Cyber Insurance – What Do You Need to Know?

Cyber Insurance – What Do You Need to Know?
August 19
08:45 2016

By Imran Ahmad
Partner, Miller Thomson LLP

Earlier this summer, when the University of Calgary was the victim of a ransomware attack, it publicly said that the cyber insurance it had purchased proved invaluable in dealing with the fallout of the attack. No doubt, organizations are increasingly looking at getting insurance that can help them in the event of a cyber incident. According to a recent PwC report, the cyber insurance market is set to triple to $7.5 billion by 2020.

With that background, should your organization get cyber insurance? If so, how should you make the business case and what steps should be taken to ensure that your organization gets a policy that is best suited to its needs?

Know Where You Stand

Before purchasing cyber insurance, organizations should, at a minimum, undertake the following steps to ensure that they are getting the right product based on their actual needs. This assessment should include the following steps:

Risk assessment:

Evaluate internal policies and protocols related to human, physical and network security, privacy and cyber-incident preparedness.

Risk mapping:

Identify potential exposure. This can be done in a variety of ways, including, for example, keeping a risk scorecard of the business’ divisions/departments, conducting a gap analysis of the business’ cyber incident response policies and protocols, and developing a risk map identifying and evaluatingkey privacy and information security risks.

Benchmarking:

Consider the various cyber-incident scenarios (from “mild” to “catastrophic”) and benchmark the costs associated with each scenario based on industry comparables.

Insurance coverage gap analysis:

Review the business’ current insurance policies to determine what’s covered and what is not.

Based on this assessment, the business will be well positioned to determine the types of cyber risks it is willing to seek insurance for (e.g., privacy and network security, regulatory liability, crisis management, network interruption, information asset coverage, extortion, etc.). Also, these steps will demonstrate to the insurer that the organization has taken steps to understand its cyber profile and may also help reduce the premiums associated with any cyber policy.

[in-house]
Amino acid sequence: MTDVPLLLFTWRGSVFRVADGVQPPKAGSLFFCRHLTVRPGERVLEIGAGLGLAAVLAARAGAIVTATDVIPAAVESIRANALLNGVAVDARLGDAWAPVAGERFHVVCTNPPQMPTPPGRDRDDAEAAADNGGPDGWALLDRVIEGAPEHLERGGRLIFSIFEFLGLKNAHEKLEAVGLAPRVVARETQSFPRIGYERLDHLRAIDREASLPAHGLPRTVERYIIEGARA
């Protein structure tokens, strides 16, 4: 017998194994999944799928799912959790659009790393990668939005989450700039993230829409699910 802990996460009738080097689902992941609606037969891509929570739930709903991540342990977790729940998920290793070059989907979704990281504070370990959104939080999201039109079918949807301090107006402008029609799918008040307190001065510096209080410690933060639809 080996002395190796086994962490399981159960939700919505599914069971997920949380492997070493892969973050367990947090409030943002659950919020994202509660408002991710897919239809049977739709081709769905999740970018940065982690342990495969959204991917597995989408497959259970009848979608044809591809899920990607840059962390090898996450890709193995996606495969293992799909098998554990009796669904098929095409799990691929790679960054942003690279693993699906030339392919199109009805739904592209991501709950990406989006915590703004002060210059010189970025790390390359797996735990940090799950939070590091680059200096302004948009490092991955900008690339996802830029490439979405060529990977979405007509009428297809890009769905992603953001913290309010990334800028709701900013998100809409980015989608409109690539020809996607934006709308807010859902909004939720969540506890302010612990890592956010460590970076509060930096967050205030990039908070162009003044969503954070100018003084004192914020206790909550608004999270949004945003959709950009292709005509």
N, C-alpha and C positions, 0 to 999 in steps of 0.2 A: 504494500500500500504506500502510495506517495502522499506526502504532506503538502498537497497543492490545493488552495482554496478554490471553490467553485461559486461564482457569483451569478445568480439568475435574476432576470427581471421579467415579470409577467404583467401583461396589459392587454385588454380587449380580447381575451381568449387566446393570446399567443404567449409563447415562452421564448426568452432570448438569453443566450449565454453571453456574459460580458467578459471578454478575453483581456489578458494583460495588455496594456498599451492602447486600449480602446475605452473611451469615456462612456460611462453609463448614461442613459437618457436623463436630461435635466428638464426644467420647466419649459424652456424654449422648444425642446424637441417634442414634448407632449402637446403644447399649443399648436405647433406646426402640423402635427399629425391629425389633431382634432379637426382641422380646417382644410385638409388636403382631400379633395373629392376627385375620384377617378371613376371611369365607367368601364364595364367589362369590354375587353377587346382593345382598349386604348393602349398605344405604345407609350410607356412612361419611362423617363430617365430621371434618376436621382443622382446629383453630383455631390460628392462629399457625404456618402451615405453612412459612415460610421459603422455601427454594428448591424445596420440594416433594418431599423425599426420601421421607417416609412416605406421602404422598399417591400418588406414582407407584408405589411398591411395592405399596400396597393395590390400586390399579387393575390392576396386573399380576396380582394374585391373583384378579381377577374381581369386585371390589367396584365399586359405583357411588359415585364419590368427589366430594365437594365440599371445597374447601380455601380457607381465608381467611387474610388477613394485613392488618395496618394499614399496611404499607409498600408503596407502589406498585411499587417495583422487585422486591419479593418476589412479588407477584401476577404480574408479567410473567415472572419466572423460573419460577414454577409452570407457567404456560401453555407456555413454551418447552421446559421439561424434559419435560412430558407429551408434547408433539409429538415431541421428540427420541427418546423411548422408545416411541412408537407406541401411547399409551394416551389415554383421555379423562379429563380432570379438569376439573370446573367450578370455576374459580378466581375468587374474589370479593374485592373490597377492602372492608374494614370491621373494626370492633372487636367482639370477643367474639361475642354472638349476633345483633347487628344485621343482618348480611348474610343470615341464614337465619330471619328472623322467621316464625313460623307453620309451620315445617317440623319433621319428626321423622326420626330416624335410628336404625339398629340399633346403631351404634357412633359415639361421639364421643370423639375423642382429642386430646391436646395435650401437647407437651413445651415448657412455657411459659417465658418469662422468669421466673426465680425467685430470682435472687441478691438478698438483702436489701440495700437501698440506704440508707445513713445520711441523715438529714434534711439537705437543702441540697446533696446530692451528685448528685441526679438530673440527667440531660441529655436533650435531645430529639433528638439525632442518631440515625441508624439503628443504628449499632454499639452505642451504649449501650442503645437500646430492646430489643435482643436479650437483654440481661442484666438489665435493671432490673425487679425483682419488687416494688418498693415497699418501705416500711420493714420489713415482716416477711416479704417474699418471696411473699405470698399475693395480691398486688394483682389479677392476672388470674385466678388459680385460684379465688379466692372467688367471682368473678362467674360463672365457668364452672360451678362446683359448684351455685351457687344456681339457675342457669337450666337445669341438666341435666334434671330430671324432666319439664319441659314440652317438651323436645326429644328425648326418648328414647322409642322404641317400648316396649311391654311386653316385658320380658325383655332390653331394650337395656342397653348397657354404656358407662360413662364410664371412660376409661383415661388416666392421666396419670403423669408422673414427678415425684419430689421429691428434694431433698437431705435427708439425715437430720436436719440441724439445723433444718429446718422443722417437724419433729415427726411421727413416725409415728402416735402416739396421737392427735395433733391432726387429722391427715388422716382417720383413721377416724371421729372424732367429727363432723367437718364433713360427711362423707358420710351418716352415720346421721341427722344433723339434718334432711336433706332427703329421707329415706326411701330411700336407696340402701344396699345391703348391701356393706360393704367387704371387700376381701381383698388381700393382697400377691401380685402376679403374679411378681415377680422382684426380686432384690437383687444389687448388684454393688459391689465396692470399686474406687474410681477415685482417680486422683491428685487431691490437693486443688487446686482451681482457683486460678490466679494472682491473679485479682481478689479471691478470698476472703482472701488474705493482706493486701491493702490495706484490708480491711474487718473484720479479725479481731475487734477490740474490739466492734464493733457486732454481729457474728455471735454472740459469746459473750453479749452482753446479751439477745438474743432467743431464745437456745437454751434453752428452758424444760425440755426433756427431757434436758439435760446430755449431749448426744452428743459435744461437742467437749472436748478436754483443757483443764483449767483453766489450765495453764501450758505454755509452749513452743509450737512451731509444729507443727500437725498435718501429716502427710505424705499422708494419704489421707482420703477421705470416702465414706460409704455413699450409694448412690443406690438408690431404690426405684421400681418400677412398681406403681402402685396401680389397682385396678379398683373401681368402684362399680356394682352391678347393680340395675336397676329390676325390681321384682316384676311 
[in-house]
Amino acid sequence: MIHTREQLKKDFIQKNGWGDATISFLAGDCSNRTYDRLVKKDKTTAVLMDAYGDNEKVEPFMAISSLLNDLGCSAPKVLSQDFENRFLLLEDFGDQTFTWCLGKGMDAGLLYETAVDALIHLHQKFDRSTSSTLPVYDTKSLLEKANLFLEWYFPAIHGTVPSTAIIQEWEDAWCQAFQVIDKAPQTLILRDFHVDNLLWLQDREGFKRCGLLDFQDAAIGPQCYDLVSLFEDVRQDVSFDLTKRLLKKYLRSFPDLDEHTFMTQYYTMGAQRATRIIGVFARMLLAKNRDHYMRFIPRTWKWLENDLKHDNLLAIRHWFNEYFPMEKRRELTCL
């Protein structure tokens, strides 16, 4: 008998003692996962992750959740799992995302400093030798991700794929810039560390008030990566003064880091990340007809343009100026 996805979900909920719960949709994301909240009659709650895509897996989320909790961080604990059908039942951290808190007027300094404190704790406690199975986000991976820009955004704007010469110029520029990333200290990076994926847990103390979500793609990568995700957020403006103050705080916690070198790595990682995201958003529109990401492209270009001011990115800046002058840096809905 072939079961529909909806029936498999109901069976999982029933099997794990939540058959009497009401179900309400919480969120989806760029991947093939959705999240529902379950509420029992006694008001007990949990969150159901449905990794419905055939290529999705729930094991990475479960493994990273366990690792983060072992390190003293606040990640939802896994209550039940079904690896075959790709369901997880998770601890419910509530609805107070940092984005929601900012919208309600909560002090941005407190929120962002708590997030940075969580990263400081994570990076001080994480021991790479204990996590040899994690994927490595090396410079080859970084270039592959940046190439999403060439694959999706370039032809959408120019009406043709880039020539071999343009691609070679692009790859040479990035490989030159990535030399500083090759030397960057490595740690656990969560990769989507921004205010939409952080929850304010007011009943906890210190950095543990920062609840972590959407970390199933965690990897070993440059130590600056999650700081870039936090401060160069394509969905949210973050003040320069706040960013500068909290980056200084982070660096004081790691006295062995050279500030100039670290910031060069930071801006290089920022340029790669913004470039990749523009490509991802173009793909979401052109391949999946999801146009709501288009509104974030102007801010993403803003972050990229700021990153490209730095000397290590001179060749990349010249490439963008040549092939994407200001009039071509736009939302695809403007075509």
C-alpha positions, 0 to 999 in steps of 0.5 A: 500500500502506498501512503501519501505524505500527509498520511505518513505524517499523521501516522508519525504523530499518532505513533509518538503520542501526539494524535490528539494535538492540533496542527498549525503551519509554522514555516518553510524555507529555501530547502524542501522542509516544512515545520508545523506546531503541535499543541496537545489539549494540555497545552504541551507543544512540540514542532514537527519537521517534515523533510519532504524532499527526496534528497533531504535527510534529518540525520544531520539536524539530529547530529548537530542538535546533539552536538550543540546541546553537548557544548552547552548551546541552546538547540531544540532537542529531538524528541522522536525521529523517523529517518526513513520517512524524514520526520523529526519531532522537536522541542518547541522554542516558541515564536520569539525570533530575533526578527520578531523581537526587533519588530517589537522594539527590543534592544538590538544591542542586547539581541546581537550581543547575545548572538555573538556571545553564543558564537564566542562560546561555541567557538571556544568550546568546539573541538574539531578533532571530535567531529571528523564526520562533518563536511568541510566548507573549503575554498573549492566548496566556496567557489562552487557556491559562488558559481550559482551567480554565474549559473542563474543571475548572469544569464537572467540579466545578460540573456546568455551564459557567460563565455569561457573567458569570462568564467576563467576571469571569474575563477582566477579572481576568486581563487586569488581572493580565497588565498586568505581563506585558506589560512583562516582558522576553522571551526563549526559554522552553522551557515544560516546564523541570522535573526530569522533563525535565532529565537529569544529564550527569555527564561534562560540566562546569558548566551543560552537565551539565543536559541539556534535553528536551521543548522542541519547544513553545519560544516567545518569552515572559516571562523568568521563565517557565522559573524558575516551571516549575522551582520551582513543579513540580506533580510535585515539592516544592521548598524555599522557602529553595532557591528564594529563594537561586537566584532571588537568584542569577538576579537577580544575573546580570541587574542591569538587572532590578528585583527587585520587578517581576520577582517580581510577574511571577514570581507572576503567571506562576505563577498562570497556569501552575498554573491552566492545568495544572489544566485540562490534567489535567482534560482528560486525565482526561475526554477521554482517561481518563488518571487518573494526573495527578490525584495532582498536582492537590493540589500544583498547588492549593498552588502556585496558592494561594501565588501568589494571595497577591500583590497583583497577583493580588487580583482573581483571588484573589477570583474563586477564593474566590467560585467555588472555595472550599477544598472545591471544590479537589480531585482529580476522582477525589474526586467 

What Protection Does the Insurance Provide?

As a general rule, cyber insurance will provide coverage for first party loss and third party liability. First party loss coverage will include the following:

Privacy breach:

This covers the cost of investigating a cyber incident, notifying the regulators, affected customers and providing credit monitoring.

Cyber extortion:

Coverage to respond to an hacker’s demand for money in exchange for unlocking or not damaging a company’s data or network. The most common example is a ransomware attack — which have significantly increased in 2016.

Data recovery:

Coverage for experts to restore or recover data lost after a -incident.

Network interruption and extra expense:

Reimbursing lost income or expenses associated with restoring operations when your business goes down. In terms of third party liability, cyber insurance will typically offer the following types of coverages:

Technology and professional liability:

Coverage to defend and indemnify lawsuits for negligence related to a cyber incident.

Privacy injury:

Defending and indemnifying lawsuits by parties claiming a breach of privacy because of a data breach.

Network damage:

Coverage for lawsuits by a party for damaging its network as a result of a cyber incident.

Privacy regulation proceeding:

Coverage for regulatory actions arising out of a cyber incident.

Other Considerations

An organization’s size, industry in which it operates, type of data it holds, potential risk exposures and other considerations will affect the scope of the cyber-liability coverage they seek. A clear understanding where it stands on the cyber-risk spectrum will be critical in ensuring that a business gets the right cyber-liability coverage. This exercise will inform organizations when negotiating premiums and the services that should be included in the cyber policy.

While standard commercial general liability (CGL), errors & omissions (E&O), and directors & officers (D&O) policies may already provide some of these coverages, if an organization is not careful, there may be cyber-breach exclusions in those policies that may limit the type of assistance that would be required to effectively deal with a cyber incident.

Key Takeaway

Cyber insurance should be part of any organization’s risk mitigation strategy. That said, not all cyber policies are equal and an organization should first assess its specific needs, risk exposure and then negotiate the best cyber-insurance coverage.

*Imran Ahmad is a Partner at the law firm Miller Thomson LLP in Toronto and specializes in the area of cybersecurity law. He can be reached at iahmad@millerthomson.com.

 

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